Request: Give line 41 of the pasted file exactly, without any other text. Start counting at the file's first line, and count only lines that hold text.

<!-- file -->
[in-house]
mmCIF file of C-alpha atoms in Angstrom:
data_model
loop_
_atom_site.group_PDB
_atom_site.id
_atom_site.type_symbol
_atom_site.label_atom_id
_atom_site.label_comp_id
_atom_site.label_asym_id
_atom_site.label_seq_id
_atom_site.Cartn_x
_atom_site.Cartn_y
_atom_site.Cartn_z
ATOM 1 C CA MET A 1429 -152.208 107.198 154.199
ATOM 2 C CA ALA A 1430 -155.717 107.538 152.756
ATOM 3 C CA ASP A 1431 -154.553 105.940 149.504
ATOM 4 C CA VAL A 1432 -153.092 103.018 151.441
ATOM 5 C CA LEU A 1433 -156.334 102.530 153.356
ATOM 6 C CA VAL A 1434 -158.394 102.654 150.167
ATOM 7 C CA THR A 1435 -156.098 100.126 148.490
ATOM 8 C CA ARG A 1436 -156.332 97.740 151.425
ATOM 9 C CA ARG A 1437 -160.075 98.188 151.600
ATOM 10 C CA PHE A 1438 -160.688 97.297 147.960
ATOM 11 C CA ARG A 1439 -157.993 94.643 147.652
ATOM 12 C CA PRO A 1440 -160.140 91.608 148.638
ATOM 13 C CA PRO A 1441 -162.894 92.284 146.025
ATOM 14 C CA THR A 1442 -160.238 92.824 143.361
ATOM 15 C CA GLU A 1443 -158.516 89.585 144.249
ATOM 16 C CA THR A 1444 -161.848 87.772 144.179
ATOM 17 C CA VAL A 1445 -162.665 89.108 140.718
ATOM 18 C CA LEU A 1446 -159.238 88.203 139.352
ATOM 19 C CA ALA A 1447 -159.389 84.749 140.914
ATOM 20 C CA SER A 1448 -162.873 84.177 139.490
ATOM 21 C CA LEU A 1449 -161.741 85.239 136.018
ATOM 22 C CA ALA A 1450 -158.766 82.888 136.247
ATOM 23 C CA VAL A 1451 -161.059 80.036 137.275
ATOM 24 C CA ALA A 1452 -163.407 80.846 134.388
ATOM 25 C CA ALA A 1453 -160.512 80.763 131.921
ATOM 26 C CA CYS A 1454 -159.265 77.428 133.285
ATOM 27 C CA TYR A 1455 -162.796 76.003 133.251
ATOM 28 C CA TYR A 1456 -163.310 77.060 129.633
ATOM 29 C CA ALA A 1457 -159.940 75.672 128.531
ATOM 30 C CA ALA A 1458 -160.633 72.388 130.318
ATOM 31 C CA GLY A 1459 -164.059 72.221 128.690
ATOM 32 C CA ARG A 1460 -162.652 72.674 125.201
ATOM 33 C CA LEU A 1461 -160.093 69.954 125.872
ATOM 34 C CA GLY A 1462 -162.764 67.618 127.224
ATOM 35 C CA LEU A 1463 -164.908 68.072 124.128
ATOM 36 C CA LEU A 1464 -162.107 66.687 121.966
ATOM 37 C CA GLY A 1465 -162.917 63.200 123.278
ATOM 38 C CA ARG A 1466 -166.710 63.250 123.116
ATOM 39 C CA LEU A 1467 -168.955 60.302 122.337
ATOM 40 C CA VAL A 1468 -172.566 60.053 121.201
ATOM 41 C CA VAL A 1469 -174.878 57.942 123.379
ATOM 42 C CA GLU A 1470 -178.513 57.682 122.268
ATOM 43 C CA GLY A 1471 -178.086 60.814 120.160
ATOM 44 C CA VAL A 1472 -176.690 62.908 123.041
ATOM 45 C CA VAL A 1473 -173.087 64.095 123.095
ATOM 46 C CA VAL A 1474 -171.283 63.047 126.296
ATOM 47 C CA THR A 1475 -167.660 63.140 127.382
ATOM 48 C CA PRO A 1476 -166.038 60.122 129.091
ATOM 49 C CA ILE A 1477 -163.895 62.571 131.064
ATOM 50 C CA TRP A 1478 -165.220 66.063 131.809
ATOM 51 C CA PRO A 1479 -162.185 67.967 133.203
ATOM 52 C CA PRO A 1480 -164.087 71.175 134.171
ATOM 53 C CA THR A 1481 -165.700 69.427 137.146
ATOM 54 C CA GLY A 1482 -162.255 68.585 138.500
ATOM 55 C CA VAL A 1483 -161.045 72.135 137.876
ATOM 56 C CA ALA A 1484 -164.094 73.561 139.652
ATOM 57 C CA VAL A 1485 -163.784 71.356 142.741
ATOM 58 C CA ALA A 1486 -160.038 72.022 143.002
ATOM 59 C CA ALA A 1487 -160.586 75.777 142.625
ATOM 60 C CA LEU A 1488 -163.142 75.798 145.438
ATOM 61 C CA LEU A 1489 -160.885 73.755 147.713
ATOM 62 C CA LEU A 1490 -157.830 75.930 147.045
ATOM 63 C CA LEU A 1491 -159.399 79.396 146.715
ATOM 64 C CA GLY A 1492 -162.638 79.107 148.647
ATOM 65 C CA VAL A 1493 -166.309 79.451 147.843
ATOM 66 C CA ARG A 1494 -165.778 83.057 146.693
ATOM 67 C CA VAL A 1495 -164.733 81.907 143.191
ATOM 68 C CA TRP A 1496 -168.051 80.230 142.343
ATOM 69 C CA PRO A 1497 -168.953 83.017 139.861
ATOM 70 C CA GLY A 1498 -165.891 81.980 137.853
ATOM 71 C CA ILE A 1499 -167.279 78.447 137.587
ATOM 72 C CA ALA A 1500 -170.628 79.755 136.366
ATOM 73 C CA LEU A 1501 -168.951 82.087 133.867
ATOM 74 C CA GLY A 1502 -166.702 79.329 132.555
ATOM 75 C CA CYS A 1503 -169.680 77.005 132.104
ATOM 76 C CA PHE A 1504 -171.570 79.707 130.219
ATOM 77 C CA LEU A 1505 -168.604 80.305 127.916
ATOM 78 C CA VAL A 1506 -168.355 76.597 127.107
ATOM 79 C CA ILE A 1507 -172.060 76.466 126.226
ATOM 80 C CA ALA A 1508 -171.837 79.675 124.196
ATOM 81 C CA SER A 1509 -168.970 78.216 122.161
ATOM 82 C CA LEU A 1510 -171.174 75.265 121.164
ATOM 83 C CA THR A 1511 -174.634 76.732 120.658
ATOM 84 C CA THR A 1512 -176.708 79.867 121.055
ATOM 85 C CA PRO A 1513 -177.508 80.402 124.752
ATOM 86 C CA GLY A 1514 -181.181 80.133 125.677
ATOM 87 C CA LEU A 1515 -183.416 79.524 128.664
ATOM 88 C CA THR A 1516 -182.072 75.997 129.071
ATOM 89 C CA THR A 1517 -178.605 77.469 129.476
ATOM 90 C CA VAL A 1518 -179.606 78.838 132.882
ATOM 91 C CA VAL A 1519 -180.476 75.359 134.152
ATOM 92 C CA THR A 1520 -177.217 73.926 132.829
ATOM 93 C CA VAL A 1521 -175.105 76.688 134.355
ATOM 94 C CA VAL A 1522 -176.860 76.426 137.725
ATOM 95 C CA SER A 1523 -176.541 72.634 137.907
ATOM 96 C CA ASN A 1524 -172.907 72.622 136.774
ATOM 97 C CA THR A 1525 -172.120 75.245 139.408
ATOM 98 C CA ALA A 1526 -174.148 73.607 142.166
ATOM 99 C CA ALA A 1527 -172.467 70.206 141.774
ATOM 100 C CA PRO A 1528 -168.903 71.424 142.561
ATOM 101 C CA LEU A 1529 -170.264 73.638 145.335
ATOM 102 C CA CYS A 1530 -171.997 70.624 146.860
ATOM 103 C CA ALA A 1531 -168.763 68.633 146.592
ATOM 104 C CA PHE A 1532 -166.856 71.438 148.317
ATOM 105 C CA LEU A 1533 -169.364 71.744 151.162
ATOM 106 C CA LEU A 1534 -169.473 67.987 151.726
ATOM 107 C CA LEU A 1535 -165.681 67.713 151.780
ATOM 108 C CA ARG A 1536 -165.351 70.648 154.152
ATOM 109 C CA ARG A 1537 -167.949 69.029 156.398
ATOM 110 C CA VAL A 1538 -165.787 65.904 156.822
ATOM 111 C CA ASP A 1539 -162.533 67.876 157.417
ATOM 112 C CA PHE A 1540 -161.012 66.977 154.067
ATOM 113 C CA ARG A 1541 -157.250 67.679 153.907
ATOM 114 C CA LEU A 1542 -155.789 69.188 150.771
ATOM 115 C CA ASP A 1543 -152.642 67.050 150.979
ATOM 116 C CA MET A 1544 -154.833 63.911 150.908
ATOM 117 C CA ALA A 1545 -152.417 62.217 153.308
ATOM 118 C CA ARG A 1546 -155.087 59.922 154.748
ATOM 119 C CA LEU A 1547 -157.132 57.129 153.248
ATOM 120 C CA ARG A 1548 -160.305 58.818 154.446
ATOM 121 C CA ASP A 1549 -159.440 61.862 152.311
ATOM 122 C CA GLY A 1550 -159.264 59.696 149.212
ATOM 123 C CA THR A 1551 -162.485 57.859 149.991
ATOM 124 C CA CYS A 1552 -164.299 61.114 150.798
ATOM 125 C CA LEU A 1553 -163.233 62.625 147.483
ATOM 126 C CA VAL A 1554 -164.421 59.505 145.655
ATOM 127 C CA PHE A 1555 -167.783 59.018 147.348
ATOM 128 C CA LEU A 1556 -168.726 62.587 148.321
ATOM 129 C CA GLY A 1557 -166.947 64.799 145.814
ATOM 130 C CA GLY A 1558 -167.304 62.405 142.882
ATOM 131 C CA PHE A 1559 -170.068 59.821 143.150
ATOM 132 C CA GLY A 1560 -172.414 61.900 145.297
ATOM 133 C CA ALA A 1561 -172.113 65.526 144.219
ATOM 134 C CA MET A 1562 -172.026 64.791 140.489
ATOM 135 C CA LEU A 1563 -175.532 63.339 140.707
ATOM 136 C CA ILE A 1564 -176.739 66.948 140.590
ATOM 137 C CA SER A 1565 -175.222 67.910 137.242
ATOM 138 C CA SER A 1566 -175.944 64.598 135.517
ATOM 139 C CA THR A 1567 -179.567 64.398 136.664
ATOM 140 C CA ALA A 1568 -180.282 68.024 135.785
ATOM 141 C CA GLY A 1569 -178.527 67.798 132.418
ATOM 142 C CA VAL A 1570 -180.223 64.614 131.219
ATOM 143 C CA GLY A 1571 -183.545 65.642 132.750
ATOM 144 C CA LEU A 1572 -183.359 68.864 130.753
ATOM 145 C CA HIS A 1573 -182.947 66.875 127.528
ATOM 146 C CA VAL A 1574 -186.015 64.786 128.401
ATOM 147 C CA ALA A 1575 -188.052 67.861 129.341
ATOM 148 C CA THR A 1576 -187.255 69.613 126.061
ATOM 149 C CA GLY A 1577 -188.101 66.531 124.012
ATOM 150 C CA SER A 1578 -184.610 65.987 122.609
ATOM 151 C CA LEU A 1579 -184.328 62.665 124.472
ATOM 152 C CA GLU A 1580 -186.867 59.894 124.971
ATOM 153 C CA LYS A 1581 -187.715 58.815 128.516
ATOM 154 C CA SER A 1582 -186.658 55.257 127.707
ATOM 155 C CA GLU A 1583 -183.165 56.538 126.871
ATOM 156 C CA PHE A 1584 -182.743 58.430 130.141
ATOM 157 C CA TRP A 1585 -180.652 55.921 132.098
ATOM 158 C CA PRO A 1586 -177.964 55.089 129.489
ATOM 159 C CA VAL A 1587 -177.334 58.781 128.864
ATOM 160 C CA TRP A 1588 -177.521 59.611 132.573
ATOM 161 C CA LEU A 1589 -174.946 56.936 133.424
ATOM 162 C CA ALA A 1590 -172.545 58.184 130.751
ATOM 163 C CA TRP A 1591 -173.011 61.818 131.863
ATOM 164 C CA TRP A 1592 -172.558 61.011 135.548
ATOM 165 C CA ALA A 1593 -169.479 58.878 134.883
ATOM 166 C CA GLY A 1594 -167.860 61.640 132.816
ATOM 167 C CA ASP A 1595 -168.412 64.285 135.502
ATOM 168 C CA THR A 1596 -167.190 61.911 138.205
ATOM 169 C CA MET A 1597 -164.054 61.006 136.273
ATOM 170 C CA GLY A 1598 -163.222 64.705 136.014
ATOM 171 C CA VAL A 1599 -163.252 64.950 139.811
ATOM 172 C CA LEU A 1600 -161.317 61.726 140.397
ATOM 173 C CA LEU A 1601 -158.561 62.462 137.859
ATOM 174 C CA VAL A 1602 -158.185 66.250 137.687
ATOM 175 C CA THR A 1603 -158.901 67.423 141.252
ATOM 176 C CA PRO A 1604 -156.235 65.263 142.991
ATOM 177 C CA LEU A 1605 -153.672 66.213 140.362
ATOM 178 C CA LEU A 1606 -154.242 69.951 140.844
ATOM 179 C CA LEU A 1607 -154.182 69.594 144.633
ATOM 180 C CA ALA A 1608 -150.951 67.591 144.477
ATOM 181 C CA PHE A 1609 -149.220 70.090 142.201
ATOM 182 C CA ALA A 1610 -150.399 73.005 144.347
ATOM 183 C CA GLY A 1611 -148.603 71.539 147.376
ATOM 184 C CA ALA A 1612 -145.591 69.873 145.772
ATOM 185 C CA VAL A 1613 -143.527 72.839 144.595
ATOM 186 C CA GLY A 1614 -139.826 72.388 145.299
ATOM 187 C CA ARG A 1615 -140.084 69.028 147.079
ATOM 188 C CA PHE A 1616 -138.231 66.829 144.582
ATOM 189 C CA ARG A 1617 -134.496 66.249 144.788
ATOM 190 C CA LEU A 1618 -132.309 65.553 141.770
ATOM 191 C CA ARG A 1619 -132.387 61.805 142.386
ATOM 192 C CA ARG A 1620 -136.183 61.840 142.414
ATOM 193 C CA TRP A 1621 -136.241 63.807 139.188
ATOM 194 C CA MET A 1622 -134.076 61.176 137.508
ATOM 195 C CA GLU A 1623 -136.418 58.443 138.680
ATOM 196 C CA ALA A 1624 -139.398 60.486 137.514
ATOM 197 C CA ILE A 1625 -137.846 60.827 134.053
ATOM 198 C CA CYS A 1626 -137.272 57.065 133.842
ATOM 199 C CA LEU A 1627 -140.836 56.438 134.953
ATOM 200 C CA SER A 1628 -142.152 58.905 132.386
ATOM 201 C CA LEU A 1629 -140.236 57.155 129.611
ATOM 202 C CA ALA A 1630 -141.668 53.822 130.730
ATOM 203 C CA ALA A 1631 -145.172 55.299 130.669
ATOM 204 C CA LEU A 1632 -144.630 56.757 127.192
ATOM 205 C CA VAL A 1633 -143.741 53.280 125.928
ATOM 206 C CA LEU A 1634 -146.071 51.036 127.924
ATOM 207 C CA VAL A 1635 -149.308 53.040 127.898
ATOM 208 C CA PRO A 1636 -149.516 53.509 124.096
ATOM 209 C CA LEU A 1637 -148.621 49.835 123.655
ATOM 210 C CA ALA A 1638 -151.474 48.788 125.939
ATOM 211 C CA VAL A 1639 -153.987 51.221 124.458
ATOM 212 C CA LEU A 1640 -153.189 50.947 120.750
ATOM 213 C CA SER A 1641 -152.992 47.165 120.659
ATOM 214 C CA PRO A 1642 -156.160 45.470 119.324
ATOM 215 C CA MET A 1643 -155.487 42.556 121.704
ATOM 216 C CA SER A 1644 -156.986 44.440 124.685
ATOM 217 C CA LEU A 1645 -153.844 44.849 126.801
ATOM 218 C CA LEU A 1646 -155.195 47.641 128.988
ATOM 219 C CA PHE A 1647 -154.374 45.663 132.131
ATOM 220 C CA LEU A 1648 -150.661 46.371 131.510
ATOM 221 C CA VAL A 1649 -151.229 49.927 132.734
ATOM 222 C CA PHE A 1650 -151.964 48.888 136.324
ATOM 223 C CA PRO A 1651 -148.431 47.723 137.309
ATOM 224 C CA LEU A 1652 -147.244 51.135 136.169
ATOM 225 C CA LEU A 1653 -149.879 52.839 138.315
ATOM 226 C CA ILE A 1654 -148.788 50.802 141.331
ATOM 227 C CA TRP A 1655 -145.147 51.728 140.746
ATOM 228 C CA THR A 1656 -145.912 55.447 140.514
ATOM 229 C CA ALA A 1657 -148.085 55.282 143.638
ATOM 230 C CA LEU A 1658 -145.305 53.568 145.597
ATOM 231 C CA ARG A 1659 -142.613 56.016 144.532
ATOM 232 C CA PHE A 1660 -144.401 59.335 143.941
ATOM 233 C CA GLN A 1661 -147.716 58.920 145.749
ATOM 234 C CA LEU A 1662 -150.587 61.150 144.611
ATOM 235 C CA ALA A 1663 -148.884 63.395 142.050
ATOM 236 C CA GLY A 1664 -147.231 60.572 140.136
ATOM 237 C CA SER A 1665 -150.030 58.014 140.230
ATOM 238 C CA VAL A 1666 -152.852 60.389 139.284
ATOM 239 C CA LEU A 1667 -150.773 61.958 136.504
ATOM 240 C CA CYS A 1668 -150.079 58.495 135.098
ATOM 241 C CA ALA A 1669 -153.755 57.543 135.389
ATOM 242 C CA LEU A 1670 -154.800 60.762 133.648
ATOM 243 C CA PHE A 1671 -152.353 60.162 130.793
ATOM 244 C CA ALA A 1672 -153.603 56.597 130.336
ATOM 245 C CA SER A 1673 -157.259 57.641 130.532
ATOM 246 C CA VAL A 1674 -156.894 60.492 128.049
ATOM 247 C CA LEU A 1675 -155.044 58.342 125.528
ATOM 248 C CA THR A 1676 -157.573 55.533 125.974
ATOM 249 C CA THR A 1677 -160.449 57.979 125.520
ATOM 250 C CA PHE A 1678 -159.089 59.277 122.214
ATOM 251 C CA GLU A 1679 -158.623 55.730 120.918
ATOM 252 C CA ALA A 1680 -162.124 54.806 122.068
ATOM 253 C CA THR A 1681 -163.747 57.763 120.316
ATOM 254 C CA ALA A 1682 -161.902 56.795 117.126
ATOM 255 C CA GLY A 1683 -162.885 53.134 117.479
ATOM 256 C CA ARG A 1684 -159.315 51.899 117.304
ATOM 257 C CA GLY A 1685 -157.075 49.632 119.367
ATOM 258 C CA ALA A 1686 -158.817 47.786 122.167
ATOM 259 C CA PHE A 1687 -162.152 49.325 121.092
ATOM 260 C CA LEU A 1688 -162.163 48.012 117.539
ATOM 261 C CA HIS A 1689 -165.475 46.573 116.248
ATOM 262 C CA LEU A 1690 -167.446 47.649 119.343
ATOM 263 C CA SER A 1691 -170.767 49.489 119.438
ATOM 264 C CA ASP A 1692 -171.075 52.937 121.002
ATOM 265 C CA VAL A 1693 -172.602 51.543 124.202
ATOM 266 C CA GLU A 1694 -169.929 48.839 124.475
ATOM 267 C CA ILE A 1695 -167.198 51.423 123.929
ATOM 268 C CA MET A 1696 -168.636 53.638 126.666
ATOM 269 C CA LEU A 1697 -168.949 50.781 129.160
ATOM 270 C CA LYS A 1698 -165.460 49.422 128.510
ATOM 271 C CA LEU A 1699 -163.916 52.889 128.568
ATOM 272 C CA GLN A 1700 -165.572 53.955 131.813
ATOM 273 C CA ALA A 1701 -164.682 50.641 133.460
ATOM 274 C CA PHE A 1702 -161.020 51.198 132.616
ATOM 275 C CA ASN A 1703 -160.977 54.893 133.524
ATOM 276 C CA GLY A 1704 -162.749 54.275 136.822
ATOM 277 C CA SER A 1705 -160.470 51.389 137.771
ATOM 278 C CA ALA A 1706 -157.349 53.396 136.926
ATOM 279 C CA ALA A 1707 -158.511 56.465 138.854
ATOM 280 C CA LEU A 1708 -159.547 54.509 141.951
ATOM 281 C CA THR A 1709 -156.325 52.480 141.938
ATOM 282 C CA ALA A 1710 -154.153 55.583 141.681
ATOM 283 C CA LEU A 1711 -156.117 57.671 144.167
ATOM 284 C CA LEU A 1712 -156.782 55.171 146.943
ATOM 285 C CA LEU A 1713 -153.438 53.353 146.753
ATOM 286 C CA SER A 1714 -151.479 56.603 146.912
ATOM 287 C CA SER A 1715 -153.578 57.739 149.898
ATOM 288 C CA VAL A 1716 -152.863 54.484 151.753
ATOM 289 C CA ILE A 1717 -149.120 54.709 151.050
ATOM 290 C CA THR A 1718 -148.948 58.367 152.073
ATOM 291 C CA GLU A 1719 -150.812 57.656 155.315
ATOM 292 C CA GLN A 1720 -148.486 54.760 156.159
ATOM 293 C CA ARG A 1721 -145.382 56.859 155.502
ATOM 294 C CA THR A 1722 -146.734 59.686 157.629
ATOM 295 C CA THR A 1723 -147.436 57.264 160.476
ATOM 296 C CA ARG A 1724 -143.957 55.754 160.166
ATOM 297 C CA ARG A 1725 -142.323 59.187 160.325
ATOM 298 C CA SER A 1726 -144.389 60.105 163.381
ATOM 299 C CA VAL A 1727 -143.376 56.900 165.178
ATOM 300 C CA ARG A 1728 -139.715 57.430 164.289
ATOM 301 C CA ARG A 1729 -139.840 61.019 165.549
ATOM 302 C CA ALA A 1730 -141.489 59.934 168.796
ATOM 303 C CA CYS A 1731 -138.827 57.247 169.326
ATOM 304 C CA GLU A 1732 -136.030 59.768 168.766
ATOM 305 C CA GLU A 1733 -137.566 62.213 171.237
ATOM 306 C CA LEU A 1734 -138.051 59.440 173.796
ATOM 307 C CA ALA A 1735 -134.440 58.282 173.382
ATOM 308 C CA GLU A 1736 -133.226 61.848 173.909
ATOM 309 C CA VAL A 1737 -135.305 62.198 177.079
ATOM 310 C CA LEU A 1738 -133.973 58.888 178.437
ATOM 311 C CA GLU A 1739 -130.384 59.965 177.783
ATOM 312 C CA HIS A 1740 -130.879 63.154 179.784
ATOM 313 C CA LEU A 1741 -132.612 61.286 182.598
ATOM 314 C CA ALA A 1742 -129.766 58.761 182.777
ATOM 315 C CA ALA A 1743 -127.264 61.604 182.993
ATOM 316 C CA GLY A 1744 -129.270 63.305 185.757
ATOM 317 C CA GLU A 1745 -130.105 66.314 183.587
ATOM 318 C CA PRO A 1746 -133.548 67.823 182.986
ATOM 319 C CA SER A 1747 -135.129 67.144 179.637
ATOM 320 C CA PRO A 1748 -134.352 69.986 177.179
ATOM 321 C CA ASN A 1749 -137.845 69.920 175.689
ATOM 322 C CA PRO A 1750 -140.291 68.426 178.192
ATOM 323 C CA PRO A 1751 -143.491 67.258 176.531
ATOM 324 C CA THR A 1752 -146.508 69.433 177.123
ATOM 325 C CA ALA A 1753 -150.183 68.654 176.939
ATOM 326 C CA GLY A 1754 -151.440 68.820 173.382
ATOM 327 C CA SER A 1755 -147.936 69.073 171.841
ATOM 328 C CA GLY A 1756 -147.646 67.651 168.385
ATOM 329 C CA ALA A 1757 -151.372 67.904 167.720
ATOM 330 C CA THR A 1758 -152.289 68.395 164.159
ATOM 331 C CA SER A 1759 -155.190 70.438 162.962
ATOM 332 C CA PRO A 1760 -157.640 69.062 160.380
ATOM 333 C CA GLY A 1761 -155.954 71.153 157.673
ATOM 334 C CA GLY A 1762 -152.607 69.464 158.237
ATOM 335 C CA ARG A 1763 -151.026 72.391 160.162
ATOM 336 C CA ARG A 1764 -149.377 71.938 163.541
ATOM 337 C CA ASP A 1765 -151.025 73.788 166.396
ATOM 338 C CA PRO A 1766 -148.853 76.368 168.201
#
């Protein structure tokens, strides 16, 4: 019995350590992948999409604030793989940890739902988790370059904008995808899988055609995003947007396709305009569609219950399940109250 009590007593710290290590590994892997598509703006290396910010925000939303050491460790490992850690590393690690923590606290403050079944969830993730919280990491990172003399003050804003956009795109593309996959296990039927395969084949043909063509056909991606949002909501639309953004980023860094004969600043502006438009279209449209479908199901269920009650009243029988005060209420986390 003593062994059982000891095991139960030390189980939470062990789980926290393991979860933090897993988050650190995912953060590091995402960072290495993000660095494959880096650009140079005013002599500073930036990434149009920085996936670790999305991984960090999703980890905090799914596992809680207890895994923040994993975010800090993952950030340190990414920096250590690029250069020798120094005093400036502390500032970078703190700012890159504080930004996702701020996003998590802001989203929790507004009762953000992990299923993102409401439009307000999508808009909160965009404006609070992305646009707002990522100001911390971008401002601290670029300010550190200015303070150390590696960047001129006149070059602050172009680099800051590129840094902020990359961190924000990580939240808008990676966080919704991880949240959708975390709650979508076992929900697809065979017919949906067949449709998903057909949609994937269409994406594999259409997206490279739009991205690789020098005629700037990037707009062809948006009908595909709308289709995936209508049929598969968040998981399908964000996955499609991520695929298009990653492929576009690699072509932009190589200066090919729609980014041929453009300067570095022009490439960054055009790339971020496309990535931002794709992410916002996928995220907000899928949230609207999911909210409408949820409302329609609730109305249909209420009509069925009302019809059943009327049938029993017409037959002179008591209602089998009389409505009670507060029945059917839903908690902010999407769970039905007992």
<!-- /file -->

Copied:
ATOM 27 C CA TYR A 1455 -162.796 76.003 133.251